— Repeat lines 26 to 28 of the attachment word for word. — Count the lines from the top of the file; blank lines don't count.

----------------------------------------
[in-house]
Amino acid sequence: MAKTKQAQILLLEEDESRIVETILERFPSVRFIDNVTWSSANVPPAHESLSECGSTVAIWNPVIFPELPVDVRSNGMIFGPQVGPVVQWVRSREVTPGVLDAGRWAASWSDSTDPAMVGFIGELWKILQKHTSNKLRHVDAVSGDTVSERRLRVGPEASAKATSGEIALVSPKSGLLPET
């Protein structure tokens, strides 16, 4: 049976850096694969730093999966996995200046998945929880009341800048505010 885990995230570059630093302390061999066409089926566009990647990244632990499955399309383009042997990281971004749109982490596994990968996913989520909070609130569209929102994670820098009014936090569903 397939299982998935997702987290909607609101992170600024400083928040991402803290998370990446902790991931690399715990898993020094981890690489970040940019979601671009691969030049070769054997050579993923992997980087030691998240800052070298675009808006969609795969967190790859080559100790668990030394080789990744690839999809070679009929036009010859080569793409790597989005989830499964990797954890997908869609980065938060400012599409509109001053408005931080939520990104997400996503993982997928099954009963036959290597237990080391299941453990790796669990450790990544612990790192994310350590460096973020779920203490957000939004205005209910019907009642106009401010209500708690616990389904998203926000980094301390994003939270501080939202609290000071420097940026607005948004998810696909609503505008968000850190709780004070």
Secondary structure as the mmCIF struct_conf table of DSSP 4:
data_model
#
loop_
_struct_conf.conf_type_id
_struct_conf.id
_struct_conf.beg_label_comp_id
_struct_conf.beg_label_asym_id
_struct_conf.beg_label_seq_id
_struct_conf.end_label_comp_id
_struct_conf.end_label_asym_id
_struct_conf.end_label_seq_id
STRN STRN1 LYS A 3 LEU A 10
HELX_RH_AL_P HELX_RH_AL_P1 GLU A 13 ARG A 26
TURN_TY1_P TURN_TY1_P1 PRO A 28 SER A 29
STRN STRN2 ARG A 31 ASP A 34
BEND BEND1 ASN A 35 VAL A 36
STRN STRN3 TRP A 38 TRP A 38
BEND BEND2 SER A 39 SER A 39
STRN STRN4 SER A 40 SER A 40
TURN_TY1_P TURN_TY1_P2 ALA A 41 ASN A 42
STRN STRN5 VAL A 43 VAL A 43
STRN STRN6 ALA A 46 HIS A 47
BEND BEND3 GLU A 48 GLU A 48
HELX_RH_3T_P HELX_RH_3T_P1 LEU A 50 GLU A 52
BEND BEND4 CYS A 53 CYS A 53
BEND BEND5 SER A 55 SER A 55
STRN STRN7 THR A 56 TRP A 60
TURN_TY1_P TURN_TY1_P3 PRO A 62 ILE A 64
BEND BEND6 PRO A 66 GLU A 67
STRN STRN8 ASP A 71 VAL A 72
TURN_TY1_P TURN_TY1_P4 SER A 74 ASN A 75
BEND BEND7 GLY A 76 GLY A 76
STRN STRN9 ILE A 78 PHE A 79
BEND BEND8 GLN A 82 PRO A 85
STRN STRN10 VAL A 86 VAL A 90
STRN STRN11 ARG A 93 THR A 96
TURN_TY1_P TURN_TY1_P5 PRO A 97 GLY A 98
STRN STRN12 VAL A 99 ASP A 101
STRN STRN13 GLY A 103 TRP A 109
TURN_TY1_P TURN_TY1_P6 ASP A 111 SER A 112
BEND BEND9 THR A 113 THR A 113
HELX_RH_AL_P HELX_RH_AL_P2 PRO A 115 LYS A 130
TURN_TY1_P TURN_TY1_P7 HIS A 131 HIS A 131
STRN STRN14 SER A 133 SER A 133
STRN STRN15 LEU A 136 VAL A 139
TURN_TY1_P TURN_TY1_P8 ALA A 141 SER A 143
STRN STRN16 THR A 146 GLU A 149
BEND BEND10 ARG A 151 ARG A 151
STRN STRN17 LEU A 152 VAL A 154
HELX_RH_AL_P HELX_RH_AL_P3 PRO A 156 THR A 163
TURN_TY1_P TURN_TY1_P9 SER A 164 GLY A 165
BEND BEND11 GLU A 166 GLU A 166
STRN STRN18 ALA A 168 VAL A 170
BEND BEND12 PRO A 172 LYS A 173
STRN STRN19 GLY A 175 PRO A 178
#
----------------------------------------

STRN STRN6 ALA A 46 HIS A 47
BEND BEND3 GLU A 48 GLU A 48
HELX_RH_3T_P HELX_RH_3T_P1 LEU A 50 GLU A 52